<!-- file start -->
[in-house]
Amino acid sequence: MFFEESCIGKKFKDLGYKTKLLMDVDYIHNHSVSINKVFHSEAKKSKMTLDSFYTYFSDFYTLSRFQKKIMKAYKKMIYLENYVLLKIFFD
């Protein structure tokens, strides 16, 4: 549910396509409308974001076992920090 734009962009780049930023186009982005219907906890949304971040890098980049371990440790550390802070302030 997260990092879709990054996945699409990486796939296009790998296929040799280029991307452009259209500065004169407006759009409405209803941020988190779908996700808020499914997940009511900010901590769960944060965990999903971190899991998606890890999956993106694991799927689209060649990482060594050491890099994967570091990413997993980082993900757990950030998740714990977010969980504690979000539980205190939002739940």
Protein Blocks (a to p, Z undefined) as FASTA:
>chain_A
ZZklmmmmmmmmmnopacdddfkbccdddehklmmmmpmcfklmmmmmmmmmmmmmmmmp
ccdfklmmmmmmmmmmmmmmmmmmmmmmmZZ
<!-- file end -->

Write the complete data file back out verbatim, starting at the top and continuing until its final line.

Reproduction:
[in-house]
Amino acid sequence: MFFEESCIGKKFKDLGYKTKLLMDVDYIHNHSVSINKVFHSEAKKSKMTLDSFYTYFSDFYTLSRFQKKIMKAYKKMIYLENYVLLKIFFD
């Protein structure tokens, strides 16, 4: 549910396509409308974001076992920090 734009962009780049930023186009982005219907906890949304971040890098980049371990440790550390802070302030 997260990092879709990054996945699409990486796939296009790998296929040799280029991307452009259209500065004169407006759009409405209803941020988190779908996700808020499914997940009511900010901590769960944060965990999903971190899991998606890890999956993106694991799927689209060649990482060594050491890099994967570091990413997993980082993900757990950030998740714990977010969980504690979000539980205190939002739940």
Protein Blocks (a to p, Z undefined) as FASTA:
>chain_A
ZZklmmmmmmmmmnopacdddfkbccdddehklmmmmpmcfklmmmmmmmmmmmmmmmmp
ccdfklmmmmmmmmmmmmmmmmmmmmmmmZZ